So, like the fight against domestic violence, the National Women’s Expo, which my Government is funding again this year, is a part of an overall, long-term effort to empower women. We empower women by helping them secure the means to be independent and to have a voice. Economic power can be a very loud voice, and we are most happy to hear it in the alto and soprano range.  It is only right, then, that this year’s National Women’s Expo will run under the theme “Be Empowered. Be the Change.”  It is a recognition of the capacity of women as agents of change in our society,” said Bainimarama.

Meanwhile, seventy-two percent of Fijian women experience one or more types of violence from their husbands or partners and is the highest recorded in the region.

This was confirmed by the Minister for Women, Children and Poverty Alleviation, Mereseini Vuniwaqa, while delivering her speech during the Elimination of Violence Against Children forum .

Vuniwaqa says it’s a shame and disgrace that the statistics of violence against women in Fiji is so high

“The survey also highlighted that women were beaten during pregnancies and raped by their husbands or partners after physical abuse. In more recently received statistics from the Fiji Police Force, in the year 2016 .1904 cases of physical violence and 599 cases of sexual offenses against women have been reported.”

International Women’s Day was seen as an opportunity to stand together and fight against gender based violence as well as demand equality…..


43) Unaisi Vuniwaqa appointed Deputy Police Commissioner of UN Mission in South Sudan

9:57 pm GMT+12, 09/03/2017, Fiji

Fiji’s Assistant Commissioner of Police Unaisi Vuniwaqa has been appointed Deputy Police Commissioner of the United Nations Mission in South Sudan.

Police Commissioner Brigadier General Sitiveni Qiliho said ACP Vuniwaqa’s appointment further solidifies Fiji’s foot prints in the upper echelons of the United Nations Police, and this is the highest level appointment since the Fiji Police Force first involvement with the UN for over 30 years period.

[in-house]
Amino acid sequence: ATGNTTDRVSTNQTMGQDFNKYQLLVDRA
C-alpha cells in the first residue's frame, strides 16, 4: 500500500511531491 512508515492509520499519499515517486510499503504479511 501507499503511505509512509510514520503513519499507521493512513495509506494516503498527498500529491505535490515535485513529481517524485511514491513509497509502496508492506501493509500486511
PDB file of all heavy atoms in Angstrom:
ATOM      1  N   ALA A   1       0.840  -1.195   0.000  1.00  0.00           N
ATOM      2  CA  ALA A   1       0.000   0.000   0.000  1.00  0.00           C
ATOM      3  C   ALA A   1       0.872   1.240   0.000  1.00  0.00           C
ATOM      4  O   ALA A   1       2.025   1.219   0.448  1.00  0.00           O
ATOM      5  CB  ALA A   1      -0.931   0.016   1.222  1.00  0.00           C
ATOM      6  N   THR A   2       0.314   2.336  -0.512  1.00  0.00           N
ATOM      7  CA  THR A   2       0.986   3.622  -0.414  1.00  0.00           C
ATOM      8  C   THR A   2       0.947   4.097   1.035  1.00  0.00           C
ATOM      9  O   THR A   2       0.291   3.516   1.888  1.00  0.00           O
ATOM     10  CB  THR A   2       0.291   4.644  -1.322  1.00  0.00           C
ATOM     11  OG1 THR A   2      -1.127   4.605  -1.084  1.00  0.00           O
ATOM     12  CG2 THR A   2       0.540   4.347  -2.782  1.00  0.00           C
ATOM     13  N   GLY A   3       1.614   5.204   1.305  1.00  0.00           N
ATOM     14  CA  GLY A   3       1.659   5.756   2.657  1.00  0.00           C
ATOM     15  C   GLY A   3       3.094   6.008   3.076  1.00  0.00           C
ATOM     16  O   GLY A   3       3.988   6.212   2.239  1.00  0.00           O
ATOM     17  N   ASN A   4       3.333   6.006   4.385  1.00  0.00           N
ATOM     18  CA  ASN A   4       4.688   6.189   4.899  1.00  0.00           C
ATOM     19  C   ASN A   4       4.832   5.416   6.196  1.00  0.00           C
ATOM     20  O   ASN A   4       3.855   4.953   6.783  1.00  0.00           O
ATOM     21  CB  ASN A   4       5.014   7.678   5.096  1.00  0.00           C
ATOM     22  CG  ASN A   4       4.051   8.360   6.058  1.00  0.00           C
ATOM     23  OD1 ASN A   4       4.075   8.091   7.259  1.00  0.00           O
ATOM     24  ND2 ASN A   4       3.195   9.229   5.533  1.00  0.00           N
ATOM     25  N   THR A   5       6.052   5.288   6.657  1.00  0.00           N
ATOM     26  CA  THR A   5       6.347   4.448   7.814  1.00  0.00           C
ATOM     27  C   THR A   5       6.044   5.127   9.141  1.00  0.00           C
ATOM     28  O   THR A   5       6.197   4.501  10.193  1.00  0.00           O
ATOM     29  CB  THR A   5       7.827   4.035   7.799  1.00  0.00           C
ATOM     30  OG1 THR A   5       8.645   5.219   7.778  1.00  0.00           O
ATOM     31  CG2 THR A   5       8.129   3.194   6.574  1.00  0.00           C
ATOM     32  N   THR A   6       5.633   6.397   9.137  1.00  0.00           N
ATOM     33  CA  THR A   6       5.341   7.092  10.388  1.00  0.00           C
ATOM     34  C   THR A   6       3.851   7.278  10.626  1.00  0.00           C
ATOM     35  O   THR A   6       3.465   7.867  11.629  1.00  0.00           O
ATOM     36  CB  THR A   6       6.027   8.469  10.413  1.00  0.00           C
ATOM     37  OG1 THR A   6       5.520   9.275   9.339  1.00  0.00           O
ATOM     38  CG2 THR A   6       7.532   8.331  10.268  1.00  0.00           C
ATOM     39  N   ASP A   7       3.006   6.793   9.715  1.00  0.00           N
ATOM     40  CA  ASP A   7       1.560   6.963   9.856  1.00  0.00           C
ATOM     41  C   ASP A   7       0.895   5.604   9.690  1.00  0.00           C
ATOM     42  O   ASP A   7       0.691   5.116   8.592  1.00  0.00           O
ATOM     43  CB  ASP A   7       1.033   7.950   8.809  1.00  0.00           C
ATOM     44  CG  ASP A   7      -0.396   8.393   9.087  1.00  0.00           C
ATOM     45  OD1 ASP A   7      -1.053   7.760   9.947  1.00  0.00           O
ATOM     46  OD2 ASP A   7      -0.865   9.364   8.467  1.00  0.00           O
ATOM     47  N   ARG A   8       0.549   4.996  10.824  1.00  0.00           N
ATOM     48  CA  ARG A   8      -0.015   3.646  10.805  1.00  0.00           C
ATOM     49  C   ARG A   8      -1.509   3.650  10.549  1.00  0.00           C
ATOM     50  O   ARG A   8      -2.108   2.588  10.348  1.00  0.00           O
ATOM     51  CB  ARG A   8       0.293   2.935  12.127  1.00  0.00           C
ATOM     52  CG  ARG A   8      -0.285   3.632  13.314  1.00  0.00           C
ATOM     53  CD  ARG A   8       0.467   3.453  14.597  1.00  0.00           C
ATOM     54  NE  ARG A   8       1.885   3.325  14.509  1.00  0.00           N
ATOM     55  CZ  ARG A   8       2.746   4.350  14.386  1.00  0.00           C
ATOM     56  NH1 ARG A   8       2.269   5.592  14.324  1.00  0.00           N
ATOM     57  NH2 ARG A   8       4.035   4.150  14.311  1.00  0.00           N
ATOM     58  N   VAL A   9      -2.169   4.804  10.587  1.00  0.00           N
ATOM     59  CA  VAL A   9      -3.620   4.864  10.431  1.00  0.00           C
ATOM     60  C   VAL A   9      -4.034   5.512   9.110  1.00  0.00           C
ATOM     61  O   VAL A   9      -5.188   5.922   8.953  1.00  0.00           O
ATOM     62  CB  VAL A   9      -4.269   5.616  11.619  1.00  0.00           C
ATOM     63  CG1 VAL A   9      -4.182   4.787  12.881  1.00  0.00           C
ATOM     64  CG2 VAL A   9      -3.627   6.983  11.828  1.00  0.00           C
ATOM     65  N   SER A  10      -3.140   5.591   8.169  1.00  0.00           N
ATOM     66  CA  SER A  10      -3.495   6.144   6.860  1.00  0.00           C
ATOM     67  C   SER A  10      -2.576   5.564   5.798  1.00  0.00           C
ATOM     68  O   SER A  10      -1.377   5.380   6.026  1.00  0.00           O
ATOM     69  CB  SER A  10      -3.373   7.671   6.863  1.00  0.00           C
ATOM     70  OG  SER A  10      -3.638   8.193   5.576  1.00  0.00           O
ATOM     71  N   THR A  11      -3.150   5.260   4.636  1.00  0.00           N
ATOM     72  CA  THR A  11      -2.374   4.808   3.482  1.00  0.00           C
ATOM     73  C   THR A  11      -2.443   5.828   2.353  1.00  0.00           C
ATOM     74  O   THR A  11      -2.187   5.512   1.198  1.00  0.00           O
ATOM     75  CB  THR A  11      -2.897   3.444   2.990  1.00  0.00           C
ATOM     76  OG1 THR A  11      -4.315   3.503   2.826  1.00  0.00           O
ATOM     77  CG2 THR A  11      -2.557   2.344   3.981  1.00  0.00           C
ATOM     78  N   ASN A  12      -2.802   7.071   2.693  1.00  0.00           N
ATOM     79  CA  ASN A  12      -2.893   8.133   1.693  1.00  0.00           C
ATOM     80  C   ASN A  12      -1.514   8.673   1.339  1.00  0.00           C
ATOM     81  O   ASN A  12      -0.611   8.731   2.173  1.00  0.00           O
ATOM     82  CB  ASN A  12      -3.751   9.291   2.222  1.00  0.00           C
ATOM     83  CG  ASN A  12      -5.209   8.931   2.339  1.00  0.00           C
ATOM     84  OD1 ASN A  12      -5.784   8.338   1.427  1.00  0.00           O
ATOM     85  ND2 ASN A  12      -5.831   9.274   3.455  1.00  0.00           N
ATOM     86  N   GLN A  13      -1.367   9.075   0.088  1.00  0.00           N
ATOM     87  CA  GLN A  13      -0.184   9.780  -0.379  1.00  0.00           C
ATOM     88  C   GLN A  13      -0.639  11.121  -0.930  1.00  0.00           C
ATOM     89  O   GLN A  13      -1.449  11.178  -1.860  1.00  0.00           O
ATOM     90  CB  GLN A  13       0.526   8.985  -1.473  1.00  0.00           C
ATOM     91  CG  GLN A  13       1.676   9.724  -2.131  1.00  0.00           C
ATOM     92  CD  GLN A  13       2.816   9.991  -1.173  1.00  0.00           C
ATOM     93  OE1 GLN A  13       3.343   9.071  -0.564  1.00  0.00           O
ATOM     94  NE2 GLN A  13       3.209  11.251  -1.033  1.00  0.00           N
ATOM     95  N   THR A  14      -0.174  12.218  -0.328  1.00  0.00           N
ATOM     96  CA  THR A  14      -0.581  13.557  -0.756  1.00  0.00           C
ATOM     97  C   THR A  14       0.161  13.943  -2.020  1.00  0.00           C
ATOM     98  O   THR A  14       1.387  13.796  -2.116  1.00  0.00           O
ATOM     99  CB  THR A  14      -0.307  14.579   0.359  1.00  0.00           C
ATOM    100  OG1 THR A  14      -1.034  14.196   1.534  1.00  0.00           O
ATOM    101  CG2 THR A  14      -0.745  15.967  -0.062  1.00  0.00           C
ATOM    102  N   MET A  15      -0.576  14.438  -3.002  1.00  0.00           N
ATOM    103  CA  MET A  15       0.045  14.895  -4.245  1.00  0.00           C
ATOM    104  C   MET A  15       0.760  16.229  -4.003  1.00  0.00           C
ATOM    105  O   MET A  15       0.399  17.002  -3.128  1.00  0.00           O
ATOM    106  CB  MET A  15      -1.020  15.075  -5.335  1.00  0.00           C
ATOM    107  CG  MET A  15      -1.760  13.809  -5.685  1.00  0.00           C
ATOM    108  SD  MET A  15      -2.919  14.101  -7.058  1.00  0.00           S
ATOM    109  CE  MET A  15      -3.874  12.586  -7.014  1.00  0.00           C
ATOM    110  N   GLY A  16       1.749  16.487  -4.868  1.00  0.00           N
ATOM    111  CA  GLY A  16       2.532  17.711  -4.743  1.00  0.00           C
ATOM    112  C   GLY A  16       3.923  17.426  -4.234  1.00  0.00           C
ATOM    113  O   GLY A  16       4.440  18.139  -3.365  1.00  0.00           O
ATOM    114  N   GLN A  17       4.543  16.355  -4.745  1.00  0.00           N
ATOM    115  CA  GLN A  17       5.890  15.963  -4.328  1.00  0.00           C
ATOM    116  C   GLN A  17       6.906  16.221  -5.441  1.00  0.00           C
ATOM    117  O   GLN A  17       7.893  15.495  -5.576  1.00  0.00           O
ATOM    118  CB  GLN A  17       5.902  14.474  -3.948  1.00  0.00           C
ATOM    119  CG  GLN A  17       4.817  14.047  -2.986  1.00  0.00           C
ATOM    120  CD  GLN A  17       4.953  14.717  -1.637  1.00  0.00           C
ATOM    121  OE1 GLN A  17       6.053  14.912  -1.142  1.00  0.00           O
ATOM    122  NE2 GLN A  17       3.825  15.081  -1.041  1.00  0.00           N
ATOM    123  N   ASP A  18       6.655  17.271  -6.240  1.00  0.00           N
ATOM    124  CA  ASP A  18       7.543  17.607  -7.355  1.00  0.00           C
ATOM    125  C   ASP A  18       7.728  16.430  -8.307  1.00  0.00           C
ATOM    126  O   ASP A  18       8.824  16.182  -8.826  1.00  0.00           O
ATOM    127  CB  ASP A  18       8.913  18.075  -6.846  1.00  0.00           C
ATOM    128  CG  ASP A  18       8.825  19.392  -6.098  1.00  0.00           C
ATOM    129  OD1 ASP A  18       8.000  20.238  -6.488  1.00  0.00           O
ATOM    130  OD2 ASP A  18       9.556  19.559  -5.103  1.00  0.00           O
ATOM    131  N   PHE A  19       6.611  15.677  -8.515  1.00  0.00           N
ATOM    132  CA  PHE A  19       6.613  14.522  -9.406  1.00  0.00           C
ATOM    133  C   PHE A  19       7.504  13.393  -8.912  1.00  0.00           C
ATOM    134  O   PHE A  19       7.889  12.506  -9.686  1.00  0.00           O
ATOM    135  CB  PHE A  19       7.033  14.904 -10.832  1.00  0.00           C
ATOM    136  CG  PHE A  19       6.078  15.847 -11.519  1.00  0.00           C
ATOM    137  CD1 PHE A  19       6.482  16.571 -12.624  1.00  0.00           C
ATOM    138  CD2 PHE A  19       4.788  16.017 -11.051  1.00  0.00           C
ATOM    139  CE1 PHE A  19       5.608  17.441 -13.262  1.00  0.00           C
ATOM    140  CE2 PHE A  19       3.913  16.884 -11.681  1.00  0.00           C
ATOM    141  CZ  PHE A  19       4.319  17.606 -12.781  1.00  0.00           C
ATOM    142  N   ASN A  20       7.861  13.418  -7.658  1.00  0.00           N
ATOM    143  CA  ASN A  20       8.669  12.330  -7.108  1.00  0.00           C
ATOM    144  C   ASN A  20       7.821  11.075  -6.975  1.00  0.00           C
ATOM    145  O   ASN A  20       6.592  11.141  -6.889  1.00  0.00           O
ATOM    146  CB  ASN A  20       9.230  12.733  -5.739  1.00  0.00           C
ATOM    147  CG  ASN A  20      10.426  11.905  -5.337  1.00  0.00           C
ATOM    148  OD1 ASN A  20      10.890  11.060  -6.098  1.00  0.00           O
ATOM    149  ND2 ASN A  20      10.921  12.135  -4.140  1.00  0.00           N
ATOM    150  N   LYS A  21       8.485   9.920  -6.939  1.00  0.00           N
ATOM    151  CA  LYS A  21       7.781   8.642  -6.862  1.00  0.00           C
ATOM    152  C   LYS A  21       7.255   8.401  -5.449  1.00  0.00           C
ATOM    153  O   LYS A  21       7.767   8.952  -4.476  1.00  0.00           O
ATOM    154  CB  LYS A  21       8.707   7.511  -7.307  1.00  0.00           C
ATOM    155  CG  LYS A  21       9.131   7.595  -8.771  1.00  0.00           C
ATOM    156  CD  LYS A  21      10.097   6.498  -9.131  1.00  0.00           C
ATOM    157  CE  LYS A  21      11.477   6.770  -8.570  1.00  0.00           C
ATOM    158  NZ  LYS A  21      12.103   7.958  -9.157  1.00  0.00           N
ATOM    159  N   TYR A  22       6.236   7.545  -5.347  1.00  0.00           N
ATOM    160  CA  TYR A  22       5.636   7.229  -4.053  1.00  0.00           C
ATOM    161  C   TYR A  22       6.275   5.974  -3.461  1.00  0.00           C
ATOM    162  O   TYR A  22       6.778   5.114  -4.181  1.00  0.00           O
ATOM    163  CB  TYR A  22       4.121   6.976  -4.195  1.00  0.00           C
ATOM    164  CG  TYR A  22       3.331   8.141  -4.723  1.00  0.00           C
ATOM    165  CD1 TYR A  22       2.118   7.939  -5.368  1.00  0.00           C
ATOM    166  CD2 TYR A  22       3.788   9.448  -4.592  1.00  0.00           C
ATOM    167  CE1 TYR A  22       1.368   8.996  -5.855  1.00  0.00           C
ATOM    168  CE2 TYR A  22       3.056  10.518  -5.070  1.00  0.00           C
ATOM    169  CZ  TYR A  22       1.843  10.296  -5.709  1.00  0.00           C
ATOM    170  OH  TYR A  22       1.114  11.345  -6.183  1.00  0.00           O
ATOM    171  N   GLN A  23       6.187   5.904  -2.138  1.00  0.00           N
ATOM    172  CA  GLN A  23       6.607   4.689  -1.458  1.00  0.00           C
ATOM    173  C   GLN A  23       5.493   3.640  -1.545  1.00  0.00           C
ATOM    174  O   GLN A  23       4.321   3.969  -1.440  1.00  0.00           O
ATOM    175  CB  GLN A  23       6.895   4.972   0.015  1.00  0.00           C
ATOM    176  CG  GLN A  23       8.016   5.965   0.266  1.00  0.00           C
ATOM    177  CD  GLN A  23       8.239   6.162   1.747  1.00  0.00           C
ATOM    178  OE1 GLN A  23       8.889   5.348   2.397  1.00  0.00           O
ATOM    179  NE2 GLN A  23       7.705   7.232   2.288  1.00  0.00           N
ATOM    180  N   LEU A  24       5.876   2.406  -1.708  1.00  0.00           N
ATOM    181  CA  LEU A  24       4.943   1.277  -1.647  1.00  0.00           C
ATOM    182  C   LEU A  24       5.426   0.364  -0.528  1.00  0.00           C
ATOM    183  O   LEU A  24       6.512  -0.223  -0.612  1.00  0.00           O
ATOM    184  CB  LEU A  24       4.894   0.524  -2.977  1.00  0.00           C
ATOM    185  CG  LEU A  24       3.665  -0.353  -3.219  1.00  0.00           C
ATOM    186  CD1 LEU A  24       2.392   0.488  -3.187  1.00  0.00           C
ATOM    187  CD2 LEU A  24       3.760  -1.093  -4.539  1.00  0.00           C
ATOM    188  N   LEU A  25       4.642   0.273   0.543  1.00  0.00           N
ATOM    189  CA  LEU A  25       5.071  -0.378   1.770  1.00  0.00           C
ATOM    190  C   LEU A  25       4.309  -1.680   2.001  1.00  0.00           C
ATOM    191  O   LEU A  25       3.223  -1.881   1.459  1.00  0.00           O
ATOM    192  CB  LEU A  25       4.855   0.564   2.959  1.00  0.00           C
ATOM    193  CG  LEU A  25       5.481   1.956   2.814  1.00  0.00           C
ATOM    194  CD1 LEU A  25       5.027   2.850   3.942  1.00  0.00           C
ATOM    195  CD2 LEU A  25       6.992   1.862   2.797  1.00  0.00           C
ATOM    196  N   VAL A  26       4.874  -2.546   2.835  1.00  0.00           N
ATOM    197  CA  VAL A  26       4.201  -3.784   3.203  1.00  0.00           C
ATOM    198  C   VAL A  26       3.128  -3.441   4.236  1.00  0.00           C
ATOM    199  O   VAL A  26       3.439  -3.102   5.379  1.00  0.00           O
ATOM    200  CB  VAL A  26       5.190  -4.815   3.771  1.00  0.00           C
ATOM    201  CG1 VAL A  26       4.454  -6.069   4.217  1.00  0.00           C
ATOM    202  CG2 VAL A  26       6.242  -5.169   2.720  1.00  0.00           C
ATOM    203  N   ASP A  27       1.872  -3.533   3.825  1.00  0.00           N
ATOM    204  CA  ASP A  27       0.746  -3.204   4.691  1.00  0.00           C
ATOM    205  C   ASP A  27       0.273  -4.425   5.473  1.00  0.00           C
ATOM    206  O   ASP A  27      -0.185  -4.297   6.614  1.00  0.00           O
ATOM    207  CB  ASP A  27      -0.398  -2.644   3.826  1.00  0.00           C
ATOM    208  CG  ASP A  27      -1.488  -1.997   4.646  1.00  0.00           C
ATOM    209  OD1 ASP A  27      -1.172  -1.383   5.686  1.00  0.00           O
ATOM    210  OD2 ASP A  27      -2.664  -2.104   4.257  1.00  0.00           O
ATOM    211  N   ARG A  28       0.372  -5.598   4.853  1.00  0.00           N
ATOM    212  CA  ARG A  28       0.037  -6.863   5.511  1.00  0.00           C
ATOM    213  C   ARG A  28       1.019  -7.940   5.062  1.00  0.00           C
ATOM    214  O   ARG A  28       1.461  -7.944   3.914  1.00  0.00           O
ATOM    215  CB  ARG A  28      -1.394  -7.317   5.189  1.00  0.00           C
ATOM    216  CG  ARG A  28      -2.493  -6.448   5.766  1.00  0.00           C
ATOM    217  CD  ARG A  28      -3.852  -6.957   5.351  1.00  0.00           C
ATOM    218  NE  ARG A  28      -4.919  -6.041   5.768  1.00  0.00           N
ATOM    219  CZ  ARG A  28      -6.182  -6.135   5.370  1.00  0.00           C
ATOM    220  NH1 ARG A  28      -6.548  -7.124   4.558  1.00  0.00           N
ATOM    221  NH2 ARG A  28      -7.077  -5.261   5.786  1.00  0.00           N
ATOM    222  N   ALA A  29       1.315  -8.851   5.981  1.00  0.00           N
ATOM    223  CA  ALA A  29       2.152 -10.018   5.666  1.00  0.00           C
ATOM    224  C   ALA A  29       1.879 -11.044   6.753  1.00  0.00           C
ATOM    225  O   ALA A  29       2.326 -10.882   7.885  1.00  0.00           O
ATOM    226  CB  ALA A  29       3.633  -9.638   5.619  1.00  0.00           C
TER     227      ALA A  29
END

Previously the highest appointment made with regards to an officer from the Fiji Police Force was for the current Chief Administration Officer (CAO) and Assistant Commissioner of Police (ACP) Itendra Nair, who was appointed UNMISS Chief of Staff for a period of two years in 2013 to 2015.

“The news of ACP Vuniwaqa’s appointment augurs well not only for our women officers but all women in our beloved nation. This will also open up a number of opportunities for future engagements with the United Nations.

As we continue to commemorate the achievements and contributions of our women at various International Women’s Day celebrations around the country, the news of ACP Vuniwaqa’s appointment is sure to provide further impetus for girls and women that anything is achievable.” said Qiliho

“ACP Vuniwaqa’s achievement will be etched in the Fiji Police Force’s history books and the institution is feeling a massive sense of euphoria as we celebrate her appointment. We will be supporting her in every way possible so that she is able to excel in her duties during the duration of her appointment.”

The Police Commissioner adds ACP Vuniwaqa’s achievement will be etched in the Fiji Police Force’s history books and the institution is feeling a massive sense of excitement as they celebrate her appointment.



44) Indonesia ready to acquire majority in West Papua miner

10 March 2017